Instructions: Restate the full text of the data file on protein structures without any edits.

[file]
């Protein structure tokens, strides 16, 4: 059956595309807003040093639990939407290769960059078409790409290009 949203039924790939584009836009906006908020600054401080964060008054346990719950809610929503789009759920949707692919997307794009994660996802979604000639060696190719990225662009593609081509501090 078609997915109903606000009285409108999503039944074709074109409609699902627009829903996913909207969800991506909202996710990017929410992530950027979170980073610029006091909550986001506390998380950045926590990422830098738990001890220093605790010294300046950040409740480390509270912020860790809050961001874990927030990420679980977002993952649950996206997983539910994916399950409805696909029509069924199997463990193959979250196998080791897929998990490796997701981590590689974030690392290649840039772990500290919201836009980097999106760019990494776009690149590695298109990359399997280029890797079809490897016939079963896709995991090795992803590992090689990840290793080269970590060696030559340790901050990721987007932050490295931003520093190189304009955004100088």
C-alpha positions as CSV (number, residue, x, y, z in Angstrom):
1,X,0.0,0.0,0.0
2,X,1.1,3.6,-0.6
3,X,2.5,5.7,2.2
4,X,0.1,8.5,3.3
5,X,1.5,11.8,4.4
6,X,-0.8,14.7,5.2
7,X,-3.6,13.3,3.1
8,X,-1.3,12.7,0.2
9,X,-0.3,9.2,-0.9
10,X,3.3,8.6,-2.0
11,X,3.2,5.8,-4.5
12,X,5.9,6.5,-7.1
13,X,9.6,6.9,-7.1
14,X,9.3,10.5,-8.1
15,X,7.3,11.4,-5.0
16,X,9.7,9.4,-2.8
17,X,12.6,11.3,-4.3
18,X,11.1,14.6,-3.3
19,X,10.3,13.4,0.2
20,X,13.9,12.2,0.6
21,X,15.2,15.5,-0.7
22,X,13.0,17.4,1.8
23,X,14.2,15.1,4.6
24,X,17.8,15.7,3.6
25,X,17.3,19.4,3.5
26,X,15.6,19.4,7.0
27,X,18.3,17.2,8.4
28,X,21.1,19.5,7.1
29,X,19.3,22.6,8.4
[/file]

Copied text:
């Protein structure tokens, strides 16, 4: 059956595309807003040093639990939407290769960059078409790409290009 949203039924790939584009836009906006908020600054401080964060008054346990719950809610929503789009759920949707692919997307794009994660996802979604000639060696190719990225662009593609081509501090 078609997915109903606000009285409108999503039944074709074109409609699902627009829903996913909207969800991506909202996710990017929410992530950027979170980073610029006091909550986001506390998380950045926590990422830098738990001890220093605790010294300046950040409740480390509270912020860790809050961001874990927030990420679980977002993952649950996206997983539910994916399950409805696909029509069924199997463990193959979250196998080791897929998990490796997701981590590689974030690392290649840039772990500290919201836009980097999106760019990494776009690149590695298109990359399997280029890797079809490897016939079963896709995991090795992803590992090689990840290793080269970590060696030559340790901050990721987007932050490295931003520093190189304009955004100088």
C-alpha positions as CSV (number, residue, x, y, z in Angstrom):
1,X,0.0,0.0,0.0
2,X,1.1,3.6,-0.6
3,X,2.5,5.7,2.2
4,X,0.1,8.5,3.3
5,X,1.5,11.8,4.4
6,X,-0.8,14.7,5.2
7,X,-3.6,13.3,3.1
8,X,-1.3,12.7,0.2
9,X,-0.3,9.2,-0.9
10,X,3.3,8.6,-2.0
11,X,3.2,5.8,-4.5
12,X,5.9,6.5,-7.1
13,X,9.6,6.9,-7.1
14,X,9.3,10.5,-8.1
15,X,7.3,11.4,-5.0
16,X,9.7,9.4,-2.8
17,X,12.6,11.3,-4.3
18,X,11.1,14.6,-3.3
19,X,10.3,13.4,0.2
20,X,13.9,12.2,0.6
21,X,15.2,15.5,-0.7
22,X,13.0,17.4,1.8
23,X,14.2,15.1,4.6
24,X,17.8,15.7,3.6
25,X,17.3,19.4,3.5
26,X,15.6,19.4,7.0
27,X,18.3,17.2,8.4
28,X,21.1,19.5,7.1
29,X,19.3,22.6,8.4